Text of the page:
Mark, aged 60, is a gardener from Rigg near Gretna, who’d been in the pub trade for years before buying a bar in Spain and going bust, which caused his marriage to go the same way.  Like me he laments the death of pubs and blames the smoking ban, cheap supermarket booze and the Monopolies Commission in equal measure.  He and his three mates, Bill, Davey and Dek, are all friendly and lively with laughs and banter, making me feel most welcome.  They even insist on buying me a pint, which despite my rule of two because I’m driving, I drink, largely because I feel like getting pissed and drowning my sorrows.  It isn’t long before I’m laughing, loving the ribaldry, feeding off the effected nationalistic pride and one-upmanship and embracing the fun that’s been lacking in my life.

Two hours later when we’ve swapped numbers and they’ve gone to the wives and food they’ve kept waiting, I buy a bottle of plonk from Iceland and drive five miles to Glencaple on the banks of the Salway Firth.

“It’s grand there,” Mark said.

“Fantastic views,” Dek said.

“Campervan-friendly,” Davey said.


At first I think my new mates have been taking the piss, so I ask a fisherman and his wife if I’ll be OK.

“Och you’ll be fine,” he says, and reveals his name is Henry.

“So long as you don’t go too near the edge,” his wife says with a titter and no titular revelation.  I am a tad, just a tad, reassured as I swing the tin can into a bay for the night.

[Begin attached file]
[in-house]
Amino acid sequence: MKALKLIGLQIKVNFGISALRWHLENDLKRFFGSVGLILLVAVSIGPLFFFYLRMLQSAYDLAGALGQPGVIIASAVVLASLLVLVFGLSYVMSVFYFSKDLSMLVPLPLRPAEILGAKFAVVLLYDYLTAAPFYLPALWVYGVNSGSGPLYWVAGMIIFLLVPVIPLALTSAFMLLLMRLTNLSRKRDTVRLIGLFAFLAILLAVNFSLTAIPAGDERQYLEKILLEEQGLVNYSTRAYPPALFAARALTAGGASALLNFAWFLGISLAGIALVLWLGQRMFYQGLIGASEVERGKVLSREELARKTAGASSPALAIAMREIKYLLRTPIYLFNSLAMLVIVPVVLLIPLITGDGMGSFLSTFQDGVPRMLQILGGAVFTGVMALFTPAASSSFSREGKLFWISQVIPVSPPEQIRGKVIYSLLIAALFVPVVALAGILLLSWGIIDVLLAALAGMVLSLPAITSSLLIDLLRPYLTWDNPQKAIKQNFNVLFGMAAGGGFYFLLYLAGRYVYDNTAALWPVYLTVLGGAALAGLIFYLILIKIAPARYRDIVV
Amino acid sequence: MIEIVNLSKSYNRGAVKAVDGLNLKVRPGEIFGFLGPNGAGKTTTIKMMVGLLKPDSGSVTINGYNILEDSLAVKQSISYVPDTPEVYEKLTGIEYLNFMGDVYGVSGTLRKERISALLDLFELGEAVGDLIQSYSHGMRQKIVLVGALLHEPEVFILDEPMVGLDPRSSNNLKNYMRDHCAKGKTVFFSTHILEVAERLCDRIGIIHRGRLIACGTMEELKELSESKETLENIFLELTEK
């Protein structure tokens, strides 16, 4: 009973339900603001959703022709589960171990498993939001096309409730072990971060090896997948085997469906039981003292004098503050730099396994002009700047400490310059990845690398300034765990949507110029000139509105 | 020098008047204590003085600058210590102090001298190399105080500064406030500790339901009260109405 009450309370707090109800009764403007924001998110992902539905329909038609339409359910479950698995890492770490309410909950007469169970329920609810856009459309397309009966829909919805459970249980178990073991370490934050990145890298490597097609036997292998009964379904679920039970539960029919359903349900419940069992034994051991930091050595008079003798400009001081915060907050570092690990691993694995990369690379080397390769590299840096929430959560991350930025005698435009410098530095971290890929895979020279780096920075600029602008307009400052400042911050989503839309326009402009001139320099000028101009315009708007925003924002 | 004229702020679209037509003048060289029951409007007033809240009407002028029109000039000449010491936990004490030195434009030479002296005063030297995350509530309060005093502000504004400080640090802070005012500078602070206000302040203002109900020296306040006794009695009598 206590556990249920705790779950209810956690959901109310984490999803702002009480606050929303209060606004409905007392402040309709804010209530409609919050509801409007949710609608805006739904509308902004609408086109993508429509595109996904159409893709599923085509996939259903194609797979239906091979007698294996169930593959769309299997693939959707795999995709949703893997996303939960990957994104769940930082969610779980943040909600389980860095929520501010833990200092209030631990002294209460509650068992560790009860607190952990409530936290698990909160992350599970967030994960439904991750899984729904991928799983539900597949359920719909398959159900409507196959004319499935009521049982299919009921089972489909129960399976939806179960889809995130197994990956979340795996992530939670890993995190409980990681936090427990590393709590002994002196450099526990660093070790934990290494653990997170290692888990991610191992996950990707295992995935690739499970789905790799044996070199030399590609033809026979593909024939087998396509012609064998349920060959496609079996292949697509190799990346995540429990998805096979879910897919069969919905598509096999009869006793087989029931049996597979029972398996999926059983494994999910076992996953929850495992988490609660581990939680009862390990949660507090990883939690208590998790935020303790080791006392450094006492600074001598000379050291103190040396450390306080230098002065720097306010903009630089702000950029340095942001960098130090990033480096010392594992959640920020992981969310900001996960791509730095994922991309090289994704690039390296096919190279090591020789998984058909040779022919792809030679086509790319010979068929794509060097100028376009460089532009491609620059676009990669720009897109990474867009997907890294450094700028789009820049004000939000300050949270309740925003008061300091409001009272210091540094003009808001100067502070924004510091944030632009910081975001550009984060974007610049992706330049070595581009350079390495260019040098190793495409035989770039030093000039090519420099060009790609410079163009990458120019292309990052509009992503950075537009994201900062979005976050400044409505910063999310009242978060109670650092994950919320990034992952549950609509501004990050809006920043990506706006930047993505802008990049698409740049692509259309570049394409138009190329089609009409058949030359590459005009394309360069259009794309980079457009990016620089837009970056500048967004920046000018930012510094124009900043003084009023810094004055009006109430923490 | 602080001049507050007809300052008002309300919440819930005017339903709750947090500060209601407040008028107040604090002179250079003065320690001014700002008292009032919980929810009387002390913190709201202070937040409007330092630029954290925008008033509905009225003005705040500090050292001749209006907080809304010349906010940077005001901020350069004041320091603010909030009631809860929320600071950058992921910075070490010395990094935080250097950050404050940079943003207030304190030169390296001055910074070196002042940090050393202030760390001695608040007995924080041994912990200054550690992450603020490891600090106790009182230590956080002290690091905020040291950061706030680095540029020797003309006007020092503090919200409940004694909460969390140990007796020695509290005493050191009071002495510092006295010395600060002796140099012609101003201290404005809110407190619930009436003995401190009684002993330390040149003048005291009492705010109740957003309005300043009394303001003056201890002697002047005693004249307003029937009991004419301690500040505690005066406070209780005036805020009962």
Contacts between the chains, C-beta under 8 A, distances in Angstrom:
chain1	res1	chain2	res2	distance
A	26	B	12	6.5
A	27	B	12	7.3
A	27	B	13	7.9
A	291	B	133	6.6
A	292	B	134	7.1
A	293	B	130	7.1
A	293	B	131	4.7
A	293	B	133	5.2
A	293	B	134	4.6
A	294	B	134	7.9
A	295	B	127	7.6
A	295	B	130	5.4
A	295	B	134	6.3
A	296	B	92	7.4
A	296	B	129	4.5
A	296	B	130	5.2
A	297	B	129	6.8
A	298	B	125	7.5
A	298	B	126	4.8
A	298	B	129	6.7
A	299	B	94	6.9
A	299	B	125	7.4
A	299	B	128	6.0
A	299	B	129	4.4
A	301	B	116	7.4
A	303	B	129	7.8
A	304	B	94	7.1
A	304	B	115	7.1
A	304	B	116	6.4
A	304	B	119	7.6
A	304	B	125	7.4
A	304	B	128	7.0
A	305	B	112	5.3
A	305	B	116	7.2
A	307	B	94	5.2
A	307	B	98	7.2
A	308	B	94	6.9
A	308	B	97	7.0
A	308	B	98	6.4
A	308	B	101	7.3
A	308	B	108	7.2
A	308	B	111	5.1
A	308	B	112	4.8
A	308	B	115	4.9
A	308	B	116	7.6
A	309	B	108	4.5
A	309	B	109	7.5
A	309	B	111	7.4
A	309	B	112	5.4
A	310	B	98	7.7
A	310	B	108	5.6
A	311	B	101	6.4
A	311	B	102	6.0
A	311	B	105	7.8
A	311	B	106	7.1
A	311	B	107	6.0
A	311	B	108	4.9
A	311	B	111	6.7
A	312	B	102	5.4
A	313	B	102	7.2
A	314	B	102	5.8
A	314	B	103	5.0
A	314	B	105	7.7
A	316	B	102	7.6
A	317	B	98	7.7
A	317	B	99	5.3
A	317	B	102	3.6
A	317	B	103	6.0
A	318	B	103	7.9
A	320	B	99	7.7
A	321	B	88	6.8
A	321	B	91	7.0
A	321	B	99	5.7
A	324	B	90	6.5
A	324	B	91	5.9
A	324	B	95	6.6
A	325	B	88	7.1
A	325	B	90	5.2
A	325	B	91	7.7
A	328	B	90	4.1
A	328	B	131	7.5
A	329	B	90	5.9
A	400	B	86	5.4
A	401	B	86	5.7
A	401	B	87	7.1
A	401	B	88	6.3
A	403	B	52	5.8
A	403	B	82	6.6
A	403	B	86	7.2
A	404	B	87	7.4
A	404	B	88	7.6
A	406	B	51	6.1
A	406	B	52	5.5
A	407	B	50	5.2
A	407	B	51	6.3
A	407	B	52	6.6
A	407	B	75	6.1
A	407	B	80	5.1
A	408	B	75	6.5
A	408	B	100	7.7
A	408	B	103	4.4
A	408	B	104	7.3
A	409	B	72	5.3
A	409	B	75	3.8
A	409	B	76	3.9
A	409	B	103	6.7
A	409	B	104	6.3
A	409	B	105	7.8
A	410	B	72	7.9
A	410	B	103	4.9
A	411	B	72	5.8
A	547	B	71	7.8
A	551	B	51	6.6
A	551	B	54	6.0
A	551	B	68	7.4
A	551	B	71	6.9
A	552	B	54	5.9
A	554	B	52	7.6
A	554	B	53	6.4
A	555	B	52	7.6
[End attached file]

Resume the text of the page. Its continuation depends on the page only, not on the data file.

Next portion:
The rapid tides are indeed pretty awesome, and I learn from Henry that once upon a time they went to fish with Haaf nets (invented by the Vikings) and they fishermen had to draw straws to get the best place to pull out the salmon and the sea trout.

Later, after a glass or two of plonk in the dimming light, I look again at the warning sign.


In my state of orangeness I flirt with going down there to see how dangerous it really is, and how long it would take to engulf me, carry me off on its tide to oblivion or suck me down through its sands.  I even ponder how to approach it… before deciding the best approach is to just stay in the tin can with my plonk.  And I am duly rewarded for that decision as I see an osprey soaring overhead before coming down to fish, which makes me realise how lucky I am, and how good this whole thing is.  An avian talisman clawing its way into my life and telling me to stop where I am on the bank.

To celebrate that, and to desalinate the aftertaste of haggis, I decide to knock up some pasta.  Just as I’m tucking in I smell burning plastic and realise I’ve put my biscuit tin on the hob.  Leaping to action, I bang my head on my bookshelf and stub my toe… then spend an hour balanced on one foot scraping the melted plastic off the stove.  My cold pasta, like my biscuits, are off menu, and I finish up with cornflakes to accompany my plonk while nursing and cursing a split toe.

“Robert Burns,” I say out loud, “but not as quick as plastic.”

Nevertheless, A Man’s a Man for a’ That, and I can’t allow my spirits to dampen.  I think to myself I liked Dumfries, I liked Mark and his mates, and I like Glencaple for its peace and tranquil moisten sundown beauty.

So it’s a happy man who’s drunk and ready for his bed, and who thinks that like the osprey’s talons as it gripped the fish, like the Haaf nets that once kept more, this place is trying to keep him too.  And he goes to sleep with that notion, the notion that his decision to come here was the right one, he’s a man who will not sever, who will not say farewell.  Finally, he’s a man that doesn’t know the talisman came clawing its way into his life with something else, something far more profound, something far less rainy and far more wonderful, for his tomorrow.

To be continued…